Secondly: civil society, including non-governmental and community based organisations (NGO's and CBO's). Local, regional and international NGO's many of whom are present at this Special Session - are also key players in representing the interests of citizens in relation to human settlements issues. Women and women's organisations play a decisive role in securing equal rights relating to security of rental and ownership tenure and to mortgages. However, as the flagship reports show, women seeking the implementation of these rights meet obstacles. My delegation would like to reiterate that these rights have already been acknowledged in the Habitat Agenda, and that we should increase our efforts to overcome this obstacles.

Mr. President. The "Declaration on Cities and other Human Settlements in the New Millennium" will hopefully be a means to further implement the Habitat Agenda. As a political document it deserves due attention on political agenda's and can also serve as an instrument to generate means for the development of shelter and human settlements. Poverty eradication in terms of habitat means, that we should ultimately eliminate - and not just improve or regularise - slums and squatter settlements.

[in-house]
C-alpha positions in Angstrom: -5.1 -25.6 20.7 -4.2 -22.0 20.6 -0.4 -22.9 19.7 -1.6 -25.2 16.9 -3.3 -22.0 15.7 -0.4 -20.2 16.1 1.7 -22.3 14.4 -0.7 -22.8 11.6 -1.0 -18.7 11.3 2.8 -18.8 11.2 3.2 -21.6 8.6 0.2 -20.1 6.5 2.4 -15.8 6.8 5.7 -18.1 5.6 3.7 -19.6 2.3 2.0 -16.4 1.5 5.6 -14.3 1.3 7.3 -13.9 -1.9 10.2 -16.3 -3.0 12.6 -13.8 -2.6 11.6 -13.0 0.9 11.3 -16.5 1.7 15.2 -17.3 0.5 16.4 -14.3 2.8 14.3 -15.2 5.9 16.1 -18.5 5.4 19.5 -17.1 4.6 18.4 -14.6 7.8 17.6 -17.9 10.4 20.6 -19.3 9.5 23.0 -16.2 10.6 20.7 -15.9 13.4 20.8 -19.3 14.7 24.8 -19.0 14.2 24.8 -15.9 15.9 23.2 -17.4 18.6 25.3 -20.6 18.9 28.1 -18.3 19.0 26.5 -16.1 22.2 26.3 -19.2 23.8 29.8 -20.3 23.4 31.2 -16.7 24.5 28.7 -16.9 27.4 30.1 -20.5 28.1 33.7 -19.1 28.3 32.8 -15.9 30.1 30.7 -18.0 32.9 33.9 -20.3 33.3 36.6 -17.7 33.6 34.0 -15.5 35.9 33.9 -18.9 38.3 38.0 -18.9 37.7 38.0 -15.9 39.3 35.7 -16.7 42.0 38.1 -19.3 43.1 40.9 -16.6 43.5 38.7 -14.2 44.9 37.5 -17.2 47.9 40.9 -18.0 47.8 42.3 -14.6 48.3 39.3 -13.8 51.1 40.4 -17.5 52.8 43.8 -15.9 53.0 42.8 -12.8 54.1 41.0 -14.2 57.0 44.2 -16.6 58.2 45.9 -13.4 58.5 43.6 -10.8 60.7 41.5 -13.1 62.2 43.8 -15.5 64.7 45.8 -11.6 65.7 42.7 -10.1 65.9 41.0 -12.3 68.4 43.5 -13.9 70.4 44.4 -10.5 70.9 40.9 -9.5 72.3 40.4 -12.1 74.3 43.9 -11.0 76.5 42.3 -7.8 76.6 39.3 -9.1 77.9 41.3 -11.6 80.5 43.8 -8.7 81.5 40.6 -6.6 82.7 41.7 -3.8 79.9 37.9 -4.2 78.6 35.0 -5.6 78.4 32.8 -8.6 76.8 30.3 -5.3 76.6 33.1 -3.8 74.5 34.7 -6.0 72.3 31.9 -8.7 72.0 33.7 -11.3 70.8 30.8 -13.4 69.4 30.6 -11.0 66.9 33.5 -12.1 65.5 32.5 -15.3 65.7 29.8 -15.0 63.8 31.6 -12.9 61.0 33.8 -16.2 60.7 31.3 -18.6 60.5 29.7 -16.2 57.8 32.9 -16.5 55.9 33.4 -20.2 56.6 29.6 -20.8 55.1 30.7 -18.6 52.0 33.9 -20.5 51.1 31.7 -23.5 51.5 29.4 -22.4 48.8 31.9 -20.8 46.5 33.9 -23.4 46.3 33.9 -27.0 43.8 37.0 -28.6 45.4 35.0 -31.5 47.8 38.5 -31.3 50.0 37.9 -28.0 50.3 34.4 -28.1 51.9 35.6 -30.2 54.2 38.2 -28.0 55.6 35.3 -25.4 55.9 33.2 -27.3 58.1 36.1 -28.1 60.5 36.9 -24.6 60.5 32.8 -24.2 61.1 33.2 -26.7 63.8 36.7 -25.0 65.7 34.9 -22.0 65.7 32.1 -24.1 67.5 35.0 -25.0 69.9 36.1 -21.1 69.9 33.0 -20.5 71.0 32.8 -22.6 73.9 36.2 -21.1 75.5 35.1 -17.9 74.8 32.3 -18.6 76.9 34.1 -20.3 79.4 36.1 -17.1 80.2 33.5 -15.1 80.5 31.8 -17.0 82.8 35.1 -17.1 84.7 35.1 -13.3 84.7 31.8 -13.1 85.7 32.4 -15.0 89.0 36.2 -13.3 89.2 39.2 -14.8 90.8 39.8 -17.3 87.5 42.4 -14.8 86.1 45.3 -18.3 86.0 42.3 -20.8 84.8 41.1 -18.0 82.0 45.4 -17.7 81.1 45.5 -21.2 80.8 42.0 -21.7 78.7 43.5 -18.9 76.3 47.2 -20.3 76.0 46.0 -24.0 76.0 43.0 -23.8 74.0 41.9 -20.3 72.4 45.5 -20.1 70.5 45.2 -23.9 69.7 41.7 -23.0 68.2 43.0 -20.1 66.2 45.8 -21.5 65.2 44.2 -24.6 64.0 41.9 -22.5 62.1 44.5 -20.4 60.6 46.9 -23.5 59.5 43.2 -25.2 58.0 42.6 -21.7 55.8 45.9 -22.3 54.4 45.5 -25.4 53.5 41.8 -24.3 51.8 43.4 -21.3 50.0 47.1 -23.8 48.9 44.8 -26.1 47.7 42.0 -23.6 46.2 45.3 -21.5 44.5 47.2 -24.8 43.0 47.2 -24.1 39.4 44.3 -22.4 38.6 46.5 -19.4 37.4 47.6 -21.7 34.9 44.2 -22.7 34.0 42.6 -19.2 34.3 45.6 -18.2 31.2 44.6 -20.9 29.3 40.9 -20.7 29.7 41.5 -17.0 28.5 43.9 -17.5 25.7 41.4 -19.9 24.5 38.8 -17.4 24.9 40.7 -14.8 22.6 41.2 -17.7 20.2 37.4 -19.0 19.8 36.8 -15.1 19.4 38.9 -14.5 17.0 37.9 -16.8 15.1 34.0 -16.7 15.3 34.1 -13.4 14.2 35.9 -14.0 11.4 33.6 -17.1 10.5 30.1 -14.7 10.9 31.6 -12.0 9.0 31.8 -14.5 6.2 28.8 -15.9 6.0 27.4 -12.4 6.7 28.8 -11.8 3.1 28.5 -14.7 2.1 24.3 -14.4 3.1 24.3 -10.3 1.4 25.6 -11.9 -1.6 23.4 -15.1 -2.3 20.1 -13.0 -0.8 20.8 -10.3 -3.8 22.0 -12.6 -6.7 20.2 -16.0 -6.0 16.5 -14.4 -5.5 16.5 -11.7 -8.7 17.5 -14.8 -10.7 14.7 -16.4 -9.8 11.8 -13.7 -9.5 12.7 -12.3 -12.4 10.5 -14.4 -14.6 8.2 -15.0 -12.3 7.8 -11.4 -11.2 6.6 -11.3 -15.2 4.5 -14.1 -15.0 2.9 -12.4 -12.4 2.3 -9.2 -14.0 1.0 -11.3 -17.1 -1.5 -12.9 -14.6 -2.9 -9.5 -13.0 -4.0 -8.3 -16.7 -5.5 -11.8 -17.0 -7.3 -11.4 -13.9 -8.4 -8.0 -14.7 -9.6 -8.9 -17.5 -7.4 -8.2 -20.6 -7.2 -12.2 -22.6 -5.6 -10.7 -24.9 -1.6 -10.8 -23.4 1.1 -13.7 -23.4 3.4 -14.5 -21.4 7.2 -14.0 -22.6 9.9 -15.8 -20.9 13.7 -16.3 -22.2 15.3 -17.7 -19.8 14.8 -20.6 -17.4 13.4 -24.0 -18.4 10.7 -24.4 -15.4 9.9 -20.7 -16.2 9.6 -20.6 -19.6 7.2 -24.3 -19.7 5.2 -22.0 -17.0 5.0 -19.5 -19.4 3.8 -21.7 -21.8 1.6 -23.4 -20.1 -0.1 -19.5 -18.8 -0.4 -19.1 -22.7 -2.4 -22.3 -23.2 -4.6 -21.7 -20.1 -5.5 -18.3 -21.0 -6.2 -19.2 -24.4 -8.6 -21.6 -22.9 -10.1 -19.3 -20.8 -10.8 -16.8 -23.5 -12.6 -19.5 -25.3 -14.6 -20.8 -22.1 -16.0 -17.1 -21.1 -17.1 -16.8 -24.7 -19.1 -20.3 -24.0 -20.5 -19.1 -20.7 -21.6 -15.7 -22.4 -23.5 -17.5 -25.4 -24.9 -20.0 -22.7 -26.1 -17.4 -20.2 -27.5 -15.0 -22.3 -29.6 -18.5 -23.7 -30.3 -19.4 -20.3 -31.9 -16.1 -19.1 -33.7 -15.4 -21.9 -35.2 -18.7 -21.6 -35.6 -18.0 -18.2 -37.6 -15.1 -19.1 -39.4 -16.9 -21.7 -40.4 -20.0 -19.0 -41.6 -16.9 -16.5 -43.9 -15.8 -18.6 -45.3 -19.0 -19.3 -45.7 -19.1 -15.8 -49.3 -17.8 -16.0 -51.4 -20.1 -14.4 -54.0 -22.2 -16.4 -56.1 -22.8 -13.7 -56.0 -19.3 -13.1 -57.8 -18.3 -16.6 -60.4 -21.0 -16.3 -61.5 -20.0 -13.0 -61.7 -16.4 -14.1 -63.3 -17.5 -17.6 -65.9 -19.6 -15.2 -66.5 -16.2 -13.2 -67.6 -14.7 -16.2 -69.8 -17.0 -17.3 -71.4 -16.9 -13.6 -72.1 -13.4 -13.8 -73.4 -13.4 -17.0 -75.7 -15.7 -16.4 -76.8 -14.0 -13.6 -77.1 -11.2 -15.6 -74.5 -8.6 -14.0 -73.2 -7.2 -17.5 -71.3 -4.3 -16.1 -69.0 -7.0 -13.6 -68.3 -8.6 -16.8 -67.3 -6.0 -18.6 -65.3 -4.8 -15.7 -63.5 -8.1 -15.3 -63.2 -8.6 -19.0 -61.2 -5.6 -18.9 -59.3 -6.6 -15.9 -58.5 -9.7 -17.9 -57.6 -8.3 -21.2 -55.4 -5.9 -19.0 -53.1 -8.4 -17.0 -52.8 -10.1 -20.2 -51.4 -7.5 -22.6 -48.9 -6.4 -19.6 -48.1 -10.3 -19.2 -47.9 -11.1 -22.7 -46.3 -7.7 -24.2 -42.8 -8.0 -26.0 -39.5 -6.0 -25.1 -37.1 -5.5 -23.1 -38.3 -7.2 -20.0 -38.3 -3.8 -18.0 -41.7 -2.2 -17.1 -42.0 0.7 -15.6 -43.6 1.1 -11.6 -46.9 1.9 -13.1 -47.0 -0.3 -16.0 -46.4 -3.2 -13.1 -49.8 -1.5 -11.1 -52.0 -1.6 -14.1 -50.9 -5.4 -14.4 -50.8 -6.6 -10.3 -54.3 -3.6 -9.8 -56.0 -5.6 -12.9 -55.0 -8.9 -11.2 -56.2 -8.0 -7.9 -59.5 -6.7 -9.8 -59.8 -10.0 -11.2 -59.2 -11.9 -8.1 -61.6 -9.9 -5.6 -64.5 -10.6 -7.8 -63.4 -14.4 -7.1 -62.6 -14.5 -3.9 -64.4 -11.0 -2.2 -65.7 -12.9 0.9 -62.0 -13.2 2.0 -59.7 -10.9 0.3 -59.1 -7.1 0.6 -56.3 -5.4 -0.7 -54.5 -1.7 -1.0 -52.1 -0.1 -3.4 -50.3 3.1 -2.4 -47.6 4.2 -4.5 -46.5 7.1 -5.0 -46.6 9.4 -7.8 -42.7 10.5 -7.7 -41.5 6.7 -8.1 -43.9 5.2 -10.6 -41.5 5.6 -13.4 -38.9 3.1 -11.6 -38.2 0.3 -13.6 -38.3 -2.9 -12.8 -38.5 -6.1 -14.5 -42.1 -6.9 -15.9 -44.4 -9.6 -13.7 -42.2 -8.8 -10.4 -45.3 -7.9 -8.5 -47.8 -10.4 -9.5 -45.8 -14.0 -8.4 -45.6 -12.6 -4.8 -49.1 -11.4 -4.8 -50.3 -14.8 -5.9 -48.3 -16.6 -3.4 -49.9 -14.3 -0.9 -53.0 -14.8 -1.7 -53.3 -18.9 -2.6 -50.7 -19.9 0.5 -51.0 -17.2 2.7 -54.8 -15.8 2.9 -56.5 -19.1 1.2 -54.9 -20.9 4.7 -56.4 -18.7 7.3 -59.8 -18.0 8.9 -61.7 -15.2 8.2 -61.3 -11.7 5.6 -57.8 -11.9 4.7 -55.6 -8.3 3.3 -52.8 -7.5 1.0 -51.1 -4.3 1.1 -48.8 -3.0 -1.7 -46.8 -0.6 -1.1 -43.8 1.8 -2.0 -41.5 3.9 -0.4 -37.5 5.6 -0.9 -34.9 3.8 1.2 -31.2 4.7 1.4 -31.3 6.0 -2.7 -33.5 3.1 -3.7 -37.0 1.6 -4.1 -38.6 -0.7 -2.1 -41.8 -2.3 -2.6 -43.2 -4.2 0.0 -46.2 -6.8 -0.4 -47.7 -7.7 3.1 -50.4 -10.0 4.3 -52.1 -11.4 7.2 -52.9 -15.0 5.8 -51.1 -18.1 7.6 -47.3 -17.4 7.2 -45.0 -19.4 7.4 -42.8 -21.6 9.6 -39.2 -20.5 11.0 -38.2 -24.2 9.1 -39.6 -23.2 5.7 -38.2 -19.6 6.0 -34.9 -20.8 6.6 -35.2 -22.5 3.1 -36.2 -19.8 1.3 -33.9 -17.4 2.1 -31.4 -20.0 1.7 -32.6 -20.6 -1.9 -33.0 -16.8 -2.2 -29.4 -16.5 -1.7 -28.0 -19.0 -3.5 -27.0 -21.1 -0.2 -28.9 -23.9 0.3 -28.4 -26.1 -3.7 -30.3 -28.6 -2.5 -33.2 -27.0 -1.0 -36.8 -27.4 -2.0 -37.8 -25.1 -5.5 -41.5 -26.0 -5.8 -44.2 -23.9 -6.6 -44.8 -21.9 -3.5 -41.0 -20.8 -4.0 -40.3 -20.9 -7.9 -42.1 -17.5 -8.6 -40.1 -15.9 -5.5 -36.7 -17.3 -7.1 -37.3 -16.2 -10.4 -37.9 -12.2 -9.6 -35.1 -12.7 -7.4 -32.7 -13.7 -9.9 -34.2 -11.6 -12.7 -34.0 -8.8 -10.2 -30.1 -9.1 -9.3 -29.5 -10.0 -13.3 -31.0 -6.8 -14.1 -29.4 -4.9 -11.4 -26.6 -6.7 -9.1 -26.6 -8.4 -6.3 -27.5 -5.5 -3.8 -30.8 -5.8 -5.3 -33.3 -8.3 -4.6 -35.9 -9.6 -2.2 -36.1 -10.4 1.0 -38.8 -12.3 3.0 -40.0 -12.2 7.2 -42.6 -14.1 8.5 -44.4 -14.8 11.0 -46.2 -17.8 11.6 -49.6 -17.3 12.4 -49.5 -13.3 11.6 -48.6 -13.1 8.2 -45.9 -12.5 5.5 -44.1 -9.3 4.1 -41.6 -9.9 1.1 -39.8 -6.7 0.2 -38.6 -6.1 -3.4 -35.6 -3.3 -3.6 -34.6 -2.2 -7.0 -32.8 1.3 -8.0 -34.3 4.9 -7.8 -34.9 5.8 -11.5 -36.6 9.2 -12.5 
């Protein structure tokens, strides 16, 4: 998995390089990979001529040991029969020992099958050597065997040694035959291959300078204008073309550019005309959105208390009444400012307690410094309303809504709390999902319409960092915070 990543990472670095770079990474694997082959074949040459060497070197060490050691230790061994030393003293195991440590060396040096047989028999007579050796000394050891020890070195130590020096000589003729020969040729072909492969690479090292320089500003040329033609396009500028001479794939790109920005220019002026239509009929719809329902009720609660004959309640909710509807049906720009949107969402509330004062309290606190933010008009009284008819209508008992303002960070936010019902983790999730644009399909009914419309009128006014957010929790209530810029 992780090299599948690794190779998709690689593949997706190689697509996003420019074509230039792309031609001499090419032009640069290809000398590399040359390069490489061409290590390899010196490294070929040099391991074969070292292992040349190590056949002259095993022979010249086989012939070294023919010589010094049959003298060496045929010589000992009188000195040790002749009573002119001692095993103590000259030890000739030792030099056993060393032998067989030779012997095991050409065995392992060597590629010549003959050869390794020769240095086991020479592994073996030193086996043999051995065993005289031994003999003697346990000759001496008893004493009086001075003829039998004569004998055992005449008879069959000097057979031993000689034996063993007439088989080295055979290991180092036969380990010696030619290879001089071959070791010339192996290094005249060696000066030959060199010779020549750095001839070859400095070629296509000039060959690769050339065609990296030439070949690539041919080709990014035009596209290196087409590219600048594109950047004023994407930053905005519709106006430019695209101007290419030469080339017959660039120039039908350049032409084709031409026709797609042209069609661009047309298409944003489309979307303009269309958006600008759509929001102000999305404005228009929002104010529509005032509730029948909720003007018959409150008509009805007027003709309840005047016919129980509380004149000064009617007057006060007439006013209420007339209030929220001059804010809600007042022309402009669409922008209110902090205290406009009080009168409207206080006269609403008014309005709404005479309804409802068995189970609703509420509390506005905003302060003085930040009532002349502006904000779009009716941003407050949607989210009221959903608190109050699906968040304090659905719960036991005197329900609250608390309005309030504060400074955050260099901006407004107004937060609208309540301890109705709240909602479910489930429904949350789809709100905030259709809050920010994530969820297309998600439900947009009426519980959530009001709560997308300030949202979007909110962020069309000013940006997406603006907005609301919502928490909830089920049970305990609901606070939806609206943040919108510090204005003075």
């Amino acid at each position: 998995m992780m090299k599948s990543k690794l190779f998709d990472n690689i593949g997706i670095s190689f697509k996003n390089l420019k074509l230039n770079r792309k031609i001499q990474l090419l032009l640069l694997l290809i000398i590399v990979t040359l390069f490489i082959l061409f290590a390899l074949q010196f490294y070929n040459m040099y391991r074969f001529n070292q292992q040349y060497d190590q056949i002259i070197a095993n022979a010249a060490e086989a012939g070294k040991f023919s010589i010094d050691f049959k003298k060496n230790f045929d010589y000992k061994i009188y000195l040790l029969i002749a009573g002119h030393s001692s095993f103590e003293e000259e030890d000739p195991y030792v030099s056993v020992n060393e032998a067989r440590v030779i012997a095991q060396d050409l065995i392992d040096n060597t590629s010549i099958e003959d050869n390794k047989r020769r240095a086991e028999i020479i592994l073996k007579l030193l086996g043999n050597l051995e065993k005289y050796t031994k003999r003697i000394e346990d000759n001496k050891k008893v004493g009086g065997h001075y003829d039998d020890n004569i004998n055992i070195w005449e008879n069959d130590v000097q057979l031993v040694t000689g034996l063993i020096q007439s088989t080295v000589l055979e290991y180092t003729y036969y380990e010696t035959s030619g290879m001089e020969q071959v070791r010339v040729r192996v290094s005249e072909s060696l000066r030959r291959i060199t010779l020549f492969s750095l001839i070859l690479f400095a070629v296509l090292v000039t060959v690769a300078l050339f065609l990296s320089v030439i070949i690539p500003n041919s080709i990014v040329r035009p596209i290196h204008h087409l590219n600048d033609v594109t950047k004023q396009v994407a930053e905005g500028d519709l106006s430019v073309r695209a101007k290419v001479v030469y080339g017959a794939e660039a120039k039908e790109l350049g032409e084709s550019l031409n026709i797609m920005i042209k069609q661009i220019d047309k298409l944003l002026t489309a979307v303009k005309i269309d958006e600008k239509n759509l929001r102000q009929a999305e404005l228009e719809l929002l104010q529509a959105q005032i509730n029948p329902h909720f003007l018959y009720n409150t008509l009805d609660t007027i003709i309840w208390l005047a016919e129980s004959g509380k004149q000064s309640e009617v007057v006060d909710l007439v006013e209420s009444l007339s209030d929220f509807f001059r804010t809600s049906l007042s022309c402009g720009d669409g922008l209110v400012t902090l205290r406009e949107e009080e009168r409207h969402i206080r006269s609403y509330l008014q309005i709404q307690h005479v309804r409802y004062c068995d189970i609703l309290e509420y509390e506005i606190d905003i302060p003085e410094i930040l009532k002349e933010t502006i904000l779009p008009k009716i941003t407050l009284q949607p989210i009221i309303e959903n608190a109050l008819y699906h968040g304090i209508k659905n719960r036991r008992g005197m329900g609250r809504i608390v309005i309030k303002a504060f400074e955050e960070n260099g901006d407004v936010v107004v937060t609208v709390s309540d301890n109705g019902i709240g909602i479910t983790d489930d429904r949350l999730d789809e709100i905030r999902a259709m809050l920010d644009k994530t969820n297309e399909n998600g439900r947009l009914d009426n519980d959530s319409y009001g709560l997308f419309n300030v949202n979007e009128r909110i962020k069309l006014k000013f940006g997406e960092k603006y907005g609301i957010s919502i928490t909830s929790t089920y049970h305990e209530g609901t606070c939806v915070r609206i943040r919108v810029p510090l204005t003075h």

Mr. President, this year, the Netherlands is commemorating the 100th birthday of its national Housing Act. We have come a long way since the beginning of the 20th century; a lot still remains to be done, however. A recently published policy paper of my government has reviewed our accomplishments and has explored possible future policy lines in terms of human settlements development. A central, recurrent notion in that policy paper is the central role of individual people, their needs and their wants. Authorities and other actors must be more receptive to what various categories of consumers in the housing market want. For an urbanising country as the Netherlands - more than 80% of the present population is living in urban areas - it is important to involve and engage citizens and their organisations - in the preparation and execution of -integrated urban regeneration plans. Therefore, an important pre-condition for local governments to obtain relevant subsidies is the existence of such plans and of involvement of society in these plans. So, civil society - NGO's and CBO's - and democratic local authorities play a pivotal role in our urban policy. There is no advantage or time to gain by cutting out their participation, neither here nor elsewhere.

An important Dutch national NGO - the " Habitat Platform" - is actively engaged in promoting local participation in the Netherlands. This Platform devotes a substantial part of their resources to raising awareness of global habitat issues. This, Mr. President, is one example of how we in the Netherlands are implementing the Habitat Agenda. The national report on the implementation of the Habitat Agenda since "Istanbul", will give you further information. It is being distributed at this Special Session.

Mr. President, we hope that we can discuss the Habitat Agenda implementation on a regular basis; let us work towards concrete and tangible results. Let us make sure that the biannual update of the flagship reports will show us encouraging progress. In short, let us re-invigorate the Habitat spirit.
Thank you, Mr President.